This too fired my imagination as I wondered just how many generations of travelers had previously transited across the land that would one day be farmed by my ancestors. Had our own dirt road at one time been a game trail that then became a foot path, only to then become a wagon path before eventually being widened to permit the passage of automobiles?
Once again, I was fascinated by the fact that, long before those who had lost coins on our farm, others had obviously lived and died there as well. These individuals had also had their entire lives play out before they too had passed on. One cannot help but wonder if these people ever considered that, untold generations later, other people completely unknown to them would one day dwell on that same land.
It may well be that these cumulative experiences, as much as anything, account for my love of history. Had I never happened upon these few old coins and similar relics, I might never have developed the keen interest I have in all things historic. Without a love for history, I wonder how much I would have been inclined to read and to study and to travel and experience and to learn! And in time, to then impart some of what I was privileged to learn to others.
In the Old Testament book of Job, chapter 8, verses 8-10, we read: “Please inquire of past generations, and consider the discoveries of their fathers. For we were born yesterday and know nothing; our days on earth are but a shadow. Will they not teach you and tell you, and speak from their understanding?”
As one who loves history, I have come to see the truth of these words. We can learn a lot from those who have gone before us. But even when we know little of them and the circumstances of their lives, they can still teach something.
And perhaps the biggest lesson they can teach us has to do with humility. In truth, most of those who came and went before us have long since been forgotten. I read once where the vast majority of people who ever live are totally forgotten within two generations of their passing. For this reason, we often know very little of them or the details of the lives they lived.
Given this, we are fooling ourselves if we think we will be remembered hundreds of years hence. For we, like they, are here for only a short time, and then we pass into eternity.
Understanding this helps us to keep a proper perspective on just who we are, as well as the legacy we will leave in this world. Hopefully, this will lead us to live a life that is glorifying to God and beneficial to others. Doing so makes our lives not only a channel of history, but also a channel of blessings. By comparison, little else that we do in this world really matters; for little else will have eternal significance.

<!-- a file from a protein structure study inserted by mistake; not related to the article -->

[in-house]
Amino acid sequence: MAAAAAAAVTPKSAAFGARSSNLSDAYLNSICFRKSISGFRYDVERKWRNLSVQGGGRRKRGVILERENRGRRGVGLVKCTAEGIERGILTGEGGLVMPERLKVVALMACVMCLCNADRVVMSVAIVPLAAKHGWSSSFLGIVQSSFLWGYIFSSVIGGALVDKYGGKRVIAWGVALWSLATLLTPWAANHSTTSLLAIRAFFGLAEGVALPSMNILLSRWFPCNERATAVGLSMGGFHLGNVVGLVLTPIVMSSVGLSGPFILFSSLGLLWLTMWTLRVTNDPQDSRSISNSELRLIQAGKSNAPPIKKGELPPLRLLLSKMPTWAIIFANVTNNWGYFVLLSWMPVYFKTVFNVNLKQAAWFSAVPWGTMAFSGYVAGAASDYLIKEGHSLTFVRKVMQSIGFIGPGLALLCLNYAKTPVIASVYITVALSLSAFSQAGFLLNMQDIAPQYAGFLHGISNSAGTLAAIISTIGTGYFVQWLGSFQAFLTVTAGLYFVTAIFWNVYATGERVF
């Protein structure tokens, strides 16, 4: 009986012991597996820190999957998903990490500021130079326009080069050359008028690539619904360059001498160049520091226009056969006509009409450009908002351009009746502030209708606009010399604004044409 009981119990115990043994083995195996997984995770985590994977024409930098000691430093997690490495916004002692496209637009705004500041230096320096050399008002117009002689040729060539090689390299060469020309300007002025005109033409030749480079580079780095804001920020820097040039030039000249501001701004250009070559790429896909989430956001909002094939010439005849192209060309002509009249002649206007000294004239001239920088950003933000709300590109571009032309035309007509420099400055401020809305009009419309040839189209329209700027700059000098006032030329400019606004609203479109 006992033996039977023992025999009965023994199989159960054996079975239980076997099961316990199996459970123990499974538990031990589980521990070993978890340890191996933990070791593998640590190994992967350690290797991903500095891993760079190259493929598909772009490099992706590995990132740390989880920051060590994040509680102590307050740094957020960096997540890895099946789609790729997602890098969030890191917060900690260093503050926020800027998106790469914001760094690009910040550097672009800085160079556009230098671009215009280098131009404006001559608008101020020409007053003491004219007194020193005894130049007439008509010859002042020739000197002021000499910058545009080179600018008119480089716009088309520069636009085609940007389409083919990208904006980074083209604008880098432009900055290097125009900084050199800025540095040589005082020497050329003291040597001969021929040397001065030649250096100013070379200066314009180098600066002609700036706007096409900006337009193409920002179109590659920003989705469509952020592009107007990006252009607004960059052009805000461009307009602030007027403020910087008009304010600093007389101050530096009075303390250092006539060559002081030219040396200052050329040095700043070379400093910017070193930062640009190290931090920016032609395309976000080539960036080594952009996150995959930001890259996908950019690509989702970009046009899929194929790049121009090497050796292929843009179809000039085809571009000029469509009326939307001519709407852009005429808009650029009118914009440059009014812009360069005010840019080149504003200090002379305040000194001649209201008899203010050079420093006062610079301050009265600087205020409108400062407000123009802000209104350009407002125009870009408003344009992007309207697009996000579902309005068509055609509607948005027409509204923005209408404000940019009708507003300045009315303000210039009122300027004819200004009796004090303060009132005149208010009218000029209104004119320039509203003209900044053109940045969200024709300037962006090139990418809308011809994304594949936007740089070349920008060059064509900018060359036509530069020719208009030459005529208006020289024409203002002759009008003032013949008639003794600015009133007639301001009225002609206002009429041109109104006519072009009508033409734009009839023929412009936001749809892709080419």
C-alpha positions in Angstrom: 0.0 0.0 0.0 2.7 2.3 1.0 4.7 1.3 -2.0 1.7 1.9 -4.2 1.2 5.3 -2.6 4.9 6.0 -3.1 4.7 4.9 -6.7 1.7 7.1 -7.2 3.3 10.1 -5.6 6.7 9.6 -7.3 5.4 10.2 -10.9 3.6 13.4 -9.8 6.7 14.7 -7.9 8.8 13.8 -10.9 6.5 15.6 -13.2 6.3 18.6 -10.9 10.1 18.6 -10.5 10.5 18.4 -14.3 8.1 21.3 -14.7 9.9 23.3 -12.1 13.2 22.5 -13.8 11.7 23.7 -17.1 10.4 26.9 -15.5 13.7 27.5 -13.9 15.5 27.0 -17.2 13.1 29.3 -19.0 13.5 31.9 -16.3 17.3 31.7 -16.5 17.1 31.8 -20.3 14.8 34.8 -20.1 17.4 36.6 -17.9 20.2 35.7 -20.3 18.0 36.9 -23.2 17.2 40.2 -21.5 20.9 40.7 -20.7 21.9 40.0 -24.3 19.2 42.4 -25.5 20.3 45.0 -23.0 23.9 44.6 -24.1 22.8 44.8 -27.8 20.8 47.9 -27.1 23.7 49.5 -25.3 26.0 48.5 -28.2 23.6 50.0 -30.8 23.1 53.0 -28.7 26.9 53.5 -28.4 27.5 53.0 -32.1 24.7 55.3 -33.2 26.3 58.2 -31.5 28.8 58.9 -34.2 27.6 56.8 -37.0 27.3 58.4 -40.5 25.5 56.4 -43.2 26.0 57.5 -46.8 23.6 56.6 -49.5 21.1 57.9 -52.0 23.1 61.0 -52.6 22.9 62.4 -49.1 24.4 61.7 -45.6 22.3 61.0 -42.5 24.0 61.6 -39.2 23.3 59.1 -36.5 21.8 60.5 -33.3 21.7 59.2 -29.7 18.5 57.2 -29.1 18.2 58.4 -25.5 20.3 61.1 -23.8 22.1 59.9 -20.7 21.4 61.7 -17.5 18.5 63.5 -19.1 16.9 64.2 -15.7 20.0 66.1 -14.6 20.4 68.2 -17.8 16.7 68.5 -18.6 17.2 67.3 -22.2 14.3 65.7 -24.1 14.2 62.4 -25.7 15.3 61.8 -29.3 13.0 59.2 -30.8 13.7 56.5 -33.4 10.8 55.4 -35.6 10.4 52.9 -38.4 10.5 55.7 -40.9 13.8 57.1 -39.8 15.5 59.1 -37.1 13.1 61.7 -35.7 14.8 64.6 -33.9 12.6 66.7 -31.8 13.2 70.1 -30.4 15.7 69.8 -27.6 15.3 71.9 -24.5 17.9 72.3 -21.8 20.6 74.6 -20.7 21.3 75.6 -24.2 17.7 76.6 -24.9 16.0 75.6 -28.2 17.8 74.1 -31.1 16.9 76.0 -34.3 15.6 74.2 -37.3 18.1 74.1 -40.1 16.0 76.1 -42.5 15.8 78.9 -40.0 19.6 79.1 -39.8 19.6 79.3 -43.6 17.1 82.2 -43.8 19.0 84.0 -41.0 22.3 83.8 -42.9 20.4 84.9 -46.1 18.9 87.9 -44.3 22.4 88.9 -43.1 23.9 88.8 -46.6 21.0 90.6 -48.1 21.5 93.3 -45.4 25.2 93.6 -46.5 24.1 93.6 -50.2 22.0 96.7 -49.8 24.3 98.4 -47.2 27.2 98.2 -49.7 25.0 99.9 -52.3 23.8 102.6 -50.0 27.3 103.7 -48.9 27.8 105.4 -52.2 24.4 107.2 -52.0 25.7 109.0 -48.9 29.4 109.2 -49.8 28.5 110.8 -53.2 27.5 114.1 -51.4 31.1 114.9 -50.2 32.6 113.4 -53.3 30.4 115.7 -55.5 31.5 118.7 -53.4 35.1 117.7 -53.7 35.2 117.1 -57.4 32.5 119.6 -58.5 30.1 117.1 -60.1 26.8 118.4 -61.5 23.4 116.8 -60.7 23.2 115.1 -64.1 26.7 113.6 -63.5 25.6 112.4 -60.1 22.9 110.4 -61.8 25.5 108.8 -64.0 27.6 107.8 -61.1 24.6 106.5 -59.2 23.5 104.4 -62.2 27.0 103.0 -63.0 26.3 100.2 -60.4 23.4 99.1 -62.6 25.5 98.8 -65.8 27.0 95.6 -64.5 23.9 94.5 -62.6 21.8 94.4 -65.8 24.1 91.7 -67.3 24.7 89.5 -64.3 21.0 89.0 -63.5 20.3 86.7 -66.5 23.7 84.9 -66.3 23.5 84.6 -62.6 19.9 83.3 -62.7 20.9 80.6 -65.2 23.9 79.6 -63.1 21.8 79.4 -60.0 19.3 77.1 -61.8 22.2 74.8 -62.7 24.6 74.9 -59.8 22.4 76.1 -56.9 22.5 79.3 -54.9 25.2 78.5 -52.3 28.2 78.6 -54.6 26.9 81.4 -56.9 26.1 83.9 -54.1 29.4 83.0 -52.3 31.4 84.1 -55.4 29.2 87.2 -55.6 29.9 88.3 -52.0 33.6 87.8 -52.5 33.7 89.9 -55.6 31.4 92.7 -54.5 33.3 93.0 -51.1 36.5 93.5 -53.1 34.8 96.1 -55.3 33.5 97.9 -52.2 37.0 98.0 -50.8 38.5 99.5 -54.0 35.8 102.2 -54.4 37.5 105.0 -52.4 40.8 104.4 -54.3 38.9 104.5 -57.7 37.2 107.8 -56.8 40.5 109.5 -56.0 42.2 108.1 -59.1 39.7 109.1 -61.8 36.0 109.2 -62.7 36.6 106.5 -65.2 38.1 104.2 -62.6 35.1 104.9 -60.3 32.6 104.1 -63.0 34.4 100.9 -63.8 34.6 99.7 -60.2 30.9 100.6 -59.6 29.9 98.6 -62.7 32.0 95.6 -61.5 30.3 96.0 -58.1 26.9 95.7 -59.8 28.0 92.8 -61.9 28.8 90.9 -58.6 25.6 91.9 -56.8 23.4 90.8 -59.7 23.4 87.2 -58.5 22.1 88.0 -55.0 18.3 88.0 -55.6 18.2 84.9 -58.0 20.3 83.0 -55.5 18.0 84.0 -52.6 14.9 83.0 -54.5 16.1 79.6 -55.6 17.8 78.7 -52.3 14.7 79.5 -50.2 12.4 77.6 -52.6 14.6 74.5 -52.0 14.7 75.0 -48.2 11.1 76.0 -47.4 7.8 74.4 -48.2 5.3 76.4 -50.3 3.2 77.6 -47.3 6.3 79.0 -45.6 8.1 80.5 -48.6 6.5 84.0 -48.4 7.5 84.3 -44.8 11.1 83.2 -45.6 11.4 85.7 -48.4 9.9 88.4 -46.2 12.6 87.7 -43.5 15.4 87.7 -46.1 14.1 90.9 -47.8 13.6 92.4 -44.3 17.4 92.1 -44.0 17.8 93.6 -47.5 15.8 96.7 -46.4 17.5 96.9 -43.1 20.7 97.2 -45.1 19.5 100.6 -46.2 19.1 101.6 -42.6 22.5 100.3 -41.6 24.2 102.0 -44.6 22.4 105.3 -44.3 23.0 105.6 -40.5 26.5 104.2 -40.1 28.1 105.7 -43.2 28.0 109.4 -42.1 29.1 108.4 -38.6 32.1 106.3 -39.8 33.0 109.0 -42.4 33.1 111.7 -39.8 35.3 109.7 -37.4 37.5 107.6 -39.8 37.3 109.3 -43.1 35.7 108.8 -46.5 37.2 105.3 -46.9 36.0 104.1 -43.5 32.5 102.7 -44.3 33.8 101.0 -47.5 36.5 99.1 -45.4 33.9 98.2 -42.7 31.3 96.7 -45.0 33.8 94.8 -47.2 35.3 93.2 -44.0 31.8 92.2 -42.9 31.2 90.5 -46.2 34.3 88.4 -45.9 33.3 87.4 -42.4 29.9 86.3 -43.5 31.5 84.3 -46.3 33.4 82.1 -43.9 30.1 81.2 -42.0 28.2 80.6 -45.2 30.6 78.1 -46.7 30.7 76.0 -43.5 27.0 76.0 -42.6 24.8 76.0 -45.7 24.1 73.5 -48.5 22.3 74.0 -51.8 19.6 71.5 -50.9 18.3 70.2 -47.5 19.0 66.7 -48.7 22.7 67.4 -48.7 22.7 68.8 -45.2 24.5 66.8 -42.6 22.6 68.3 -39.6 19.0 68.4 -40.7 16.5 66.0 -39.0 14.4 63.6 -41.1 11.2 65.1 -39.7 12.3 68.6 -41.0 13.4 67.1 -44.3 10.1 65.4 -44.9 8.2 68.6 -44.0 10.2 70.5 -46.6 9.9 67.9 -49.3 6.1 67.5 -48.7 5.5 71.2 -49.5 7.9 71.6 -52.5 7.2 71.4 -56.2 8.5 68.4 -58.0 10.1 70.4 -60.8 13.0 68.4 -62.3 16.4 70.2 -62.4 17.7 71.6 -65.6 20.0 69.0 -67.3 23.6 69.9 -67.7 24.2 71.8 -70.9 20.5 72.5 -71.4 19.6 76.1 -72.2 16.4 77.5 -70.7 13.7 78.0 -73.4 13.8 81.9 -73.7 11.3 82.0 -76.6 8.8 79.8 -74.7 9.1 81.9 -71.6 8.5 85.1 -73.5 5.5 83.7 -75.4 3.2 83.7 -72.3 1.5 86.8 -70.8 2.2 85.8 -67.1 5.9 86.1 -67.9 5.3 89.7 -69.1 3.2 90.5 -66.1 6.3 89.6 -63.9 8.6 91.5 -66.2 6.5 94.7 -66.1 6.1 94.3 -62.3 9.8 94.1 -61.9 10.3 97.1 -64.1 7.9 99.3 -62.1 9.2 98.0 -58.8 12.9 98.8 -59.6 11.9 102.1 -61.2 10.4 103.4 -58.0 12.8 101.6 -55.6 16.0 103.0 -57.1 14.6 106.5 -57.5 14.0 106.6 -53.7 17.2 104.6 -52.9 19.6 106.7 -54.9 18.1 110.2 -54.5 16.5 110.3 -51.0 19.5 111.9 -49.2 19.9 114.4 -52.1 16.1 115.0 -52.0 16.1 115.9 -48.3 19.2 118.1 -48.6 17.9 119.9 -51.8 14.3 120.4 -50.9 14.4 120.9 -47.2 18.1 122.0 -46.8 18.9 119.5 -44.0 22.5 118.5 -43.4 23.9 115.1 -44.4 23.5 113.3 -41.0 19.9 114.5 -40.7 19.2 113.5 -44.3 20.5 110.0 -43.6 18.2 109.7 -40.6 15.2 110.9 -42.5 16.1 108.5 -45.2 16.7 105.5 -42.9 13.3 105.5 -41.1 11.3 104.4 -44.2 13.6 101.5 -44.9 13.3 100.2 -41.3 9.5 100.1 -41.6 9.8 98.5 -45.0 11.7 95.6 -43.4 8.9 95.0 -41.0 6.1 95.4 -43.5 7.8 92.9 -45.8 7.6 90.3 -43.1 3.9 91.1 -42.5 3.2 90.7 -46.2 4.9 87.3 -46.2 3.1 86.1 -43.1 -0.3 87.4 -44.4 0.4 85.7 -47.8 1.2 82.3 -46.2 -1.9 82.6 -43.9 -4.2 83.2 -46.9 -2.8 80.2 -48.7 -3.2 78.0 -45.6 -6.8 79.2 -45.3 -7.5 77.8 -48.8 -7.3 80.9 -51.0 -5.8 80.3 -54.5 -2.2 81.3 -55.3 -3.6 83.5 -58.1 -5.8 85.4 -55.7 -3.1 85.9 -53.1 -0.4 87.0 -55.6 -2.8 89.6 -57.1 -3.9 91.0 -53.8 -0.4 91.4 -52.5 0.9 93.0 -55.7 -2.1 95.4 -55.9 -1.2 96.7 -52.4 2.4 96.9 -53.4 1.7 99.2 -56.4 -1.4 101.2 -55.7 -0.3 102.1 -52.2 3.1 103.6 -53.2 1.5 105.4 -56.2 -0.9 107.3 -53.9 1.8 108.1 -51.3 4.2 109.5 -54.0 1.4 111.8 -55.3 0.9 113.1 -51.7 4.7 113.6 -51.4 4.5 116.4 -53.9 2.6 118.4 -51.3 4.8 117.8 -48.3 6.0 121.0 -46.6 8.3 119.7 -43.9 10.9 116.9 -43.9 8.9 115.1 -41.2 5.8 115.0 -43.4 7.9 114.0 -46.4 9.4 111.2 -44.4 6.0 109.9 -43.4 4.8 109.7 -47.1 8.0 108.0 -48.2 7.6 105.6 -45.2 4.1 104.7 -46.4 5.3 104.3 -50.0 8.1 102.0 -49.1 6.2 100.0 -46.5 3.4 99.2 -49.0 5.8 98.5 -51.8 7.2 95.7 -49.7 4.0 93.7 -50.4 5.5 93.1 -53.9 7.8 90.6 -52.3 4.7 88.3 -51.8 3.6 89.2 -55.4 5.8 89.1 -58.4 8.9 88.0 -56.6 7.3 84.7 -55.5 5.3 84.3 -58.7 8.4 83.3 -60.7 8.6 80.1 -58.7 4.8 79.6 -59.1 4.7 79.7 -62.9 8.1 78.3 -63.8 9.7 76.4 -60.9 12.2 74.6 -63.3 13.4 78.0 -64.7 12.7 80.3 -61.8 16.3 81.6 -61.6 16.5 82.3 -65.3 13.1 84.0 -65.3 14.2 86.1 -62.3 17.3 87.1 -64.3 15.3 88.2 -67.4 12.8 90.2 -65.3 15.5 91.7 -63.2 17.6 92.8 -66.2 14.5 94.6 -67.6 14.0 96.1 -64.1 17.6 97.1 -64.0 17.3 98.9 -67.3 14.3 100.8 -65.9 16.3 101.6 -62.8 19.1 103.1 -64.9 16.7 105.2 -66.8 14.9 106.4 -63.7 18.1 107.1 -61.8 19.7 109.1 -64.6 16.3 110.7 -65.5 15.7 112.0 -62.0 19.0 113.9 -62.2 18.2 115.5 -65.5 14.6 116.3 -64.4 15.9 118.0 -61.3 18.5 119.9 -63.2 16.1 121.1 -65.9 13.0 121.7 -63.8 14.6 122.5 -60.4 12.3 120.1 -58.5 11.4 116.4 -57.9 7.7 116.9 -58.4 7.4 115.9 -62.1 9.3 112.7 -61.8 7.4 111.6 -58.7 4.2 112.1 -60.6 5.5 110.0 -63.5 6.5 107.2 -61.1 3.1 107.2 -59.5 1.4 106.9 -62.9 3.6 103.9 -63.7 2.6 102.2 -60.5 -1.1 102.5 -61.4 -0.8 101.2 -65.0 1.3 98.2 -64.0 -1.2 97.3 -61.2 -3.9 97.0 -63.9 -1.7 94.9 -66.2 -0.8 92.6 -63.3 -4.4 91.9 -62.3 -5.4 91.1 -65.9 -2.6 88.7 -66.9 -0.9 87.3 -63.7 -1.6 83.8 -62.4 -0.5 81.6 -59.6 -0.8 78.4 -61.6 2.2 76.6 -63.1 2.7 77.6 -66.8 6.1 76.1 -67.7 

Still, I loved history. I love learning about people of the past, and imagining what the world must have been like in their day. Thus, I have now decided to dig out these old discoveries of my childhood, and provide some provenance of them for my children and grandchildren. I do so in the hopes that their imaginations too will be inspired.
While I cannot account for how these artefacts got to where they were when I first found them, I can at least account for their presence ever since they came into my possession. Of course, once they pass into my children and grandchildren’s possessions, I cannot account for where they will go next.
I may just do something else as well. I may just get myself a roll or two of pennies and nickels and dimes and then proceed to drop one or two here and there for posterity’s sake. Who knows? A hundred years from now, or even a thousand, someone may just happen upon one of them and become just as enthralled with the past as I once was.
Should this happen, even without any knowledge of exactly how they arrived at the location where they were found, the mere discovery of any of these remnants of the past may well evoke within their discoverers a newfound fascination for, as well as a lifelong appreciation of, history.
If and when it does, the love of history will have repeated itself!
SCRIPTURE SOURCE: https://biblehub.com/bsb/job/8.htm.